Journal of English Studies and Comparative Literature, Vol 9, No 1 (2006)

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Representing Men’s and Women’s Speech: A Linguistic Analysis of Nick Joaquin’s “The Summer Solstice”

Aileen Salonga

Abstract


Without a moment’s hesitation, he sprawled down flat, and, working his arms and legs, gaspingly clawed his way across the floor, like a great agonized lizard, the woman steadily backing away as he approached, her eyes watching him avidly, her nostrils dilating, till behind her loomed the open window, the huge glittering moon, the rapid flashes of lightning. She stopped, panting, and leaned against the sill. He lay exhausted at her feet, his face flat on the floor.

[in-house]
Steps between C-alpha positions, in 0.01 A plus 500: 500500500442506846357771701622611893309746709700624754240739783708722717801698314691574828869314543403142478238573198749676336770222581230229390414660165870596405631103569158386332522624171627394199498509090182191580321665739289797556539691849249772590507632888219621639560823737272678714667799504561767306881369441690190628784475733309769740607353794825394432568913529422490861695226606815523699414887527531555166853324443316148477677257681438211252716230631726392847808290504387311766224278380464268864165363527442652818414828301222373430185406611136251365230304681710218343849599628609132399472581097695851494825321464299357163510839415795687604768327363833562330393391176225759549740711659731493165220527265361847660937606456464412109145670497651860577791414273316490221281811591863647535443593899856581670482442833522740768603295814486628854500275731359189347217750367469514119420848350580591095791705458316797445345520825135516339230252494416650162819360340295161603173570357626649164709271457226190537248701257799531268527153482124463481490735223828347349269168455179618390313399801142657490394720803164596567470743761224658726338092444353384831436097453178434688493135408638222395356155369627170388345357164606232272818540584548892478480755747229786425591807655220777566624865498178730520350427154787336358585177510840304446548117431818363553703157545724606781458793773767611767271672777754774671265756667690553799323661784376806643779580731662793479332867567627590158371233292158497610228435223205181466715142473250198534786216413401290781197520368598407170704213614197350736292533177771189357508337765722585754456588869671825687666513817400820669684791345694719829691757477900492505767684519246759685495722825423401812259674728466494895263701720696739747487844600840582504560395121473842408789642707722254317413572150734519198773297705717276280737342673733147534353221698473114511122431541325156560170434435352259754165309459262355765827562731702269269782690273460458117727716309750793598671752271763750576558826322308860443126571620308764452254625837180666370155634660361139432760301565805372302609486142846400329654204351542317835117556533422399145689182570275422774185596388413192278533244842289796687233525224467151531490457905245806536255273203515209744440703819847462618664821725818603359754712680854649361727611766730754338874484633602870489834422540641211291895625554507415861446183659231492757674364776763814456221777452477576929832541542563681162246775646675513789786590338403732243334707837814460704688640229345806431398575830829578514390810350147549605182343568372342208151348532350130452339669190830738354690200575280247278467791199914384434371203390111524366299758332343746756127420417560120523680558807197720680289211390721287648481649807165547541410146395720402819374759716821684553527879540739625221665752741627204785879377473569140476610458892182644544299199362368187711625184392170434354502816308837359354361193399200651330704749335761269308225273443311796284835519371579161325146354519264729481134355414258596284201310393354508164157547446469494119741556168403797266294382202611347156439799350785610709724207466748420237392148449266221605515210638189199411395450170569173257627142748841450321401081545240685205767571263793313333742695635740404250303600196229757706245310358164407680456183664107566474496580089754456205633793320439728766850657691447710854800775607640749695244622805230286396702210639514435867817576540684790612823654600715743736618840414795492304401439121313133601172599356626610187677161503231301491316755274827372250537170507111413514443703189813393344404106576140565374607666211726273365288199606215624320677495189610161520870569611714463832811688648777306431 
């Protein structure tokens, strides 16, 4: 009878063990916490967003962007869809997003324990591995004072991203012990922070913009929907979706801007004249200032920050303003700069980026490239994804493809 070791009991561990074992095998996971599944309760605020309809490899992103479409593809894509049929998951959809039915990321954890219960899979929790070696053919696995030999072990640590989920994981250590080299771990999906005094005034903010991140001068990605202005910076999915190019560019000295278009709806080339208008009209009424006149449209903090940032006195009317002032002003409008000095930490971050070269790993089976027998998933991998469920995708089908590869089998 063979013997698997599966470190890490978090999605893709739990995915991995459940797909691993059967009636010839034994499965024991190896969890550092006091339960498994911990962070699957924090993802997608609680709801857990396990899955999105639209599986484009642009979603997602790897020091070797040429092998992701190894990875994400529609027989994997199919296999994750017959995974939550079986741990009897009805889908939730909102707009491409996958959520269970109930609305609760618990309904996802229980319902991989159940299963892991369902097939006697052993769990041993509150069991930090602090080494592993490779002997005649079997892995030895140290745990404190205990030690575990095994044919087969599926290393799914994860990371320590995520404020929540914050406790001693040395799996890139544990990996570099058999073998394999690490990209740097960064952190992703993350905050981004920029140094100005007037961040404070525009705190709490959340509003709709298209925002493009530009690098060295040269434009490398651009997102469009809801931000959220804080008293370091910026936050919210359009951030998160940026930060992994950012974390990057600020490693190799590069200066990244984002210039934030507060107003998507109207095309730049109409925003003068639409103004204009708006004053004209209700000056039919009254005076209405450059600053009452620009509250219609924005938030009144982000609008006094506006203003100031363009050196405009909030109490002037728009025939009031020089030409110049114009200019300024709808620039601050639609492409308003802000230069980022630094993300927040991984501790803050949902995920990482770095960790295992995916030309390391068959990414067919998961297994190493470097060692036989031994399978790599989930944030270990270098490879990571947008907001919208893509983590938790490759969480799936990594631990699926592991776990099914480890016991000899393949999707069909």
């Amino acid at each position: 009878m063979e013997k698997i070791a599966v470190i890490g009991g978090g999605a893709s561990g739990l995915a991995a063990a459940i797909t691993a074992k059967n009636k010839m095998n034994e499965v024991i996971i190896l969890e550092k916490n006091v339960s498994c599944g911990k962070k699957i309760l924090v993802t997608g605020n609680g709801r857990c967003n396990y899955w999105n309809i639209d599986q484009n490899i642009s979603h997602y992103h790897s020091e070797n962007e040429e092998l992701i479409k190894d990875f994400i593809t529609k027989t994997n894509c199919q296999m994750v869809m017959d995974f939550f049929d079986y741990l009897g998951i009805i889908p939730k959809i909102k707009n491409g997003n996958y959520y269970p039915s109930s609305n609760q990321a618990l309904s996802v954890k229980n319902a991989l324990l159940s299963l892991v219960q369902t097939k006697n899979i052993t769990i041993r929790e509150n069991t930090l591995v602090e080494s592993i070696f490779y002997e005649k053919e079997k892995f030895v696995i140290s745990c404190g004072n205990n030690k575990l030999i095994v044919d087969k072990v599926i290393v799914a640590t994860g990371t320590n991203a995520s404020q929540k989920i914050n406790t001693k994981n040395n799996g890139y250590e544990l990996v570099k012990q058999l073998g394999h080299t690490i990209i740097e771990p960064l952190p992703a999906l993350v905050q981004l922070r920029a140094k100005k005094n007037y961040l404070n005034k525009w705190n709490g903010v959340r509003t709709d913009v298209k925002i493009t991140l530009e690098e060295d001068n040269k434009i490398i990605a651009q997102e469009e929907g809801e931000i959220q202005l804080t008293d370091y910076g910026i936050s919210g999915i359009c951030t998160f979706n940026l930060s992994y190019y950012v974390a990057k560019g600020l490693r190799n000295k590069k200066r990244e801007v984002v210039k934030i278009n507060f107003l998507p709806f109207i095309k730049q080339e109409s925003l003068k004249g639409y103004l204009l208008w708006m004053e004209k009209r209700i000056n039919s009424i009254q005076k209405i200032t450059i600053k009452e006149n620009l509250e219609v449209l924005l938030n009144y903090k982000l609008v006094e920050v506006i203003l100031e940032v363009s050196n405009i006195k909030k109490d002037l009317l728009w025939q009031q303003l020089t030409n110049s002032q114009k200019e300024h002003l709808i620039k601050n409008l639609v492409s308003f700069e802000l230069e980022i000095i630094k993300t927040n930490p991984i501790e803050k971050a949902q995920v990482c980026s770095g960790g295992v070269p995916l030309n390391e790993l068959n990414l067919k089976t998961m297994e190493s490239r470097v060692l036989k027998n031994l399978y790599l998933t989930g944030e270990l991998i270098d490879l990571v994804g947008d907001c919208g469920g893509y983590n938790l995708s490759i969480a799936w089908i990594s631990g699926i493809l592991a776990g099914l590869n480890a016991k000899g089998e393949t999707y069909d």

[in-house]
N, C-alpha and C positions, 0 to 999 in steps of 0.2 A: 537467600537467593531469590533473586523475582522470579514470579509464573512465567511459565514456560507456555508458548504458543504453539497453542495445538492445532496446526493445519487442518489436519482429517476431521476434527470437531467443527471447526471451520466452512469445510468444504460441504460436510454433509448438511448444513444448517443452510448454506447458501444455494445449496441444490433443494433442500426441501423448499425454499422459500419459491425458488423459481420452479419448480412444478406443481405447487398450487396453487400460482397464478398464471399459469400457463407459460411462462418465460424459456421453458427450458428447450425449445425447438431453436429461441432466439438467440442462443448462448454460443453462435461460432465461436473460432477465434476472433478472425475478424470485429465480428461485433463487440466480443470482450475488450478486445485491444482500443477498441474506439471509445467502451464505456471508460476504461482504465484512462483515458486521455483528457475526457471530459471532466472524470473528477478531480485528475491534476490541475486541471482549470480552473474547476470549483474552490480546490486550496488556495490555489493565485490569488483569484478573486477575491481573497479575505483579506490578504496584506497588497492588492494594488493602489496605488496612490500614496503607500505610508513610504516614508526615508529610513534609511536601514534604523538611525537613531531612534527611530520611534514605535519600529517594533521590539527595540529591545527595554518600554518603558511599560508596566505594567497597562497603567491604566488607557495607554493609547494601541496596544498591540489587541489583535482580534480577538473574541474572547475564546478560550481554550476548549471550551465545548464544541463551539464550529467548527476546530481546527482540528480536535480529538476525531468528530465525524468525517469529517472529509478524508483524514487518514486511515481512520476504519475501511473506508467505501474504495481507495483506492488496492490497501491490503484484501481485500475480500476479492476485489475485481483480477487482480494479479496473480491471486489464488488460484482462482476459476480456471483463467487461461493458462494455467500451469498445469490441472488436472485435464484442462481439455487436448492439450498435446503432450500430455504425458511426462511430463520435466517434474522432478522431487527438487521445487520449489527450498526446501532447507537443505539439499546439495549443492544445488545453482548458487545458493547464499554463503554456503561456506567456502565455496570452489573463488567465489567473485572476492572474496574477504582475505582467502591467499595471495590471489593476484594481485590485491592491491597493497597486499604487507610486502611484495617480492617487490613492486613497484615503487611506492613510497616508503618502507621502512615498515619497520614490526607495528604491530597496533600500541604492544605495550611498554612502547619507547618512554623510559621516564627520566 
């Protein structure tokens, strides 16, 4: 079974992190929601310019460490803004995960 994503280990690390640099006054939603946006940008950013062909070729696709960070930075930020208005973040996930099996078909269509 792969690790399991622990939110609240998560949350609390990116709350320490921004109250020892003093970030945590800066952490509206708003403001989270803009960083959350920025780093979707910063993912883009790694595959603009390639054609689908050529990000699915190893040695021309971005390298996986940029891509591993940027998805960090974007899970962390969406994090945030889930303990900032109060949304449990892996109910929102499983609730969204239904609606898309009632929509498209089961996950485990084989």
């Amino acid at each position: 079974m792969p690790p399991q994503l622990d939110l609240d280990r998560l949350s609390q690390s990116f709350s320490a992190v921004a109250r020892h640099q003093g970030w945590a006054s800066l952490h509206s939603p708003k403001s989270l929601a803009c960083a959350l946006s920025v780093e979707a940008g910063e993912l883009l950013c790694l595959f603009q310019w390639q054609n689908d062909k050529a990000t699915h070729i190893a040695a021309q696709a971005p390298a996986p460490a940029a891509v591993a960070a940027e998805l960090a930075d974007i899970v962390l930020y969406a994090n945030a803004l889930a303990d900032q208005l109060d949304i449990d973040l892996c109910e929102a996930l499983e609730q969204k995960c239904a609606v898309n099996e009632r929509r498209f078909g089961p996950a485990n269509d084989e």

She raised her skirts and contemptuously thrust out a naked foot. He lifted his dripping face and touched his bruised lips to her toes; lifted his hands and grasped the white foot and kissed it savagely—kissed the step, the sole, the frail ankle—while she bit her lips and clutched in pain at the window-sill; her body distended and wracked by horrible shivers, her head flung back and her loose hair streaming out the window—streaming fluid and black in the white night where the huge moon glowed like a sun and the dry air flamed into lightning and the pure heat burned with the immense intense fever of noon. (Joaquin, “The Summer’s Solstice” 38)

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